“Remember this my son,” Laboring Larry told Diligent Dan as they climbed onto the wagon. “If you wish to prosper, you must always sell more than you buy. You saw this very day how the fruits of our labor brought a good price. We were able to pay for the things we needed, and had a little left over to deposit with the village banker.”
    “But why did you give our coins to the banker?” Diligent Dan wanted to know.
    “I have found him to be an honest man. Whenever we have need of the money, the banker will have it ready for us. He will also pay us interest on it.”
    “You mean he will give you back more than you gave him? How can he do that?”
    “The banker lends the money to others who pay him more interest than he pays us,” Laboring Larry explained.
    “Did you ever borrow from him?” Diligent Dan asked.
    “Yes. This wagon you now ride on was bought with a loan from the banker. I knew that this wagon would allow me to carry more goods to market than the old cart I had. Being able to sell more on market day gave me the money to repay the loan quickly. Always remember this lesson, Diligent Dan: Borrow only for things that will increase your ability to earn more money with which to repay the loan.”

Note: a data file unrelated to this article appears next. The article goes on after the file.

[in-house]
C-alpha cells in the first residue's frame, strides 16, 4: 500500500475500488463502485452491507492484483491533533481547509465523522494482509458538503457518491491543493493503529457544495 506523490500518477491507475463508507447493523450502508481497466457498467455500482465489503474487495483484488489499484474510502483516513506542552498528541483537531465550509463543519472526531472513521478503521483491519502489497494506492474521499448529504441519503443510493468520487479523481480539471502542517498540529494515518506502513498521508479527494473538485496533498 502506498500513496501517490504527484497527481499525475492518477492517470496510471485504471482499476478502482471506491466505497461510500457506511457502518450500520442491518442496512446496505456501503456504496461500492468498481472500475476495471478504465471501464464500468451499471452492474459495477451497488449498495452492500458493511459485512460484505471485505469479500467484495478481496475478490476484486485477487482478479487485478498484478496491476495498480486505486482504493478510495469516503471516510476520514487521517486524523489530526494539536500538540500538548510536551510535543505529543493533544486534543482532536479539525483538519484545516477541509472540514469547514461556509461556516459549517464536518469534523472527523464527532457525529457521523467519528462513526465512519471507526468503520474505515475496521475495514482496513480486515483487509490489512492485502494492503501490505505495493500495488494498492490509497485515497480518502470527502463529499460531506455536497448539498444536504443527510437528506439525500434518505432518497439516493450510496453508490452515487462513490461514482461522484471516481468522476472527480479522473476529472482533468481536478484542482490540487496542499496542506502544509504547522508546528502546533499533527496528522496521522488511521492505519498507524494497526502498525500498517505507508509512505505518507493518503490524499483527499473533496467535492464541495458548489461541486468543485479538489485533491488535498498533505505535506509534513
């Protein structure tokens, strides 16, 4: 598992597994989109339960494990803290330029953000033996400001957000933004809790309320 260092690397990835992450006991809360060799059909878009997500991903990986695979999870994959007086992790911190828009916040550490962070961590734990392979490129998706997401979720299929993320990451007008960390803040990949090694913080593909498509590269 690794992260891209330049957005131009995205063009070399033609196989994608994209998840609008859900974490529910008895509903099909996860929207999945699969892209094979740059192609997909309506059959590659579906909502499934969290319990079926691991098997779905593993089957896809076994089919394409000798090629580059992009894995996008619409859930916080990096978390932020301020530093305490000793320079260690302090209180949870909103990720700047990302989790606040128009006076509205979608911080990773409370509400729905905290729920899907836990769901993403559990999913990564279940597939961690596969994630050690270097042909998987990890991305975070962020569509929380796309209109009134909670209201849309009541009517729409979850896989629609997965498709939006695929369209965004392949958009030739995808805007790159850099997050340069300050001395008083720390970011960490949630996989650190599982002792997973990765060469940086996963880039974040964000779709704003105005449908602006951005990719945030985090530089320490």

Once back at the farm, Diligent Dan gathered enough firewood for cooking supper. Dead trees and fallen branches from a wooded portion of their land yielded all the firewood the family needed for cooking food and warming their small house. Evening chores and a light supper ended the day that was like so many that had come before and many that would follow. All were filled with hard work, but the farm yielded its crops in season, and the family had plenty.
    In the years that followed, Diligent Dan continued to heed his father’s instruction, and learned all the ways of those who prosper.

    Chapter 2 A Foolish Choice

    As Diligent Dan grew in mind and stature, Laboring Larry and Frugal Fay waxed old and their strength waned. So, it came to pass that Laboring Larry and Frugal Fay died and rested with those who had gone before them. Diligent Dan was left alone to do the farm work and trading, but he had learned well the skills that his father had taught him. Therefore, the farm prospered.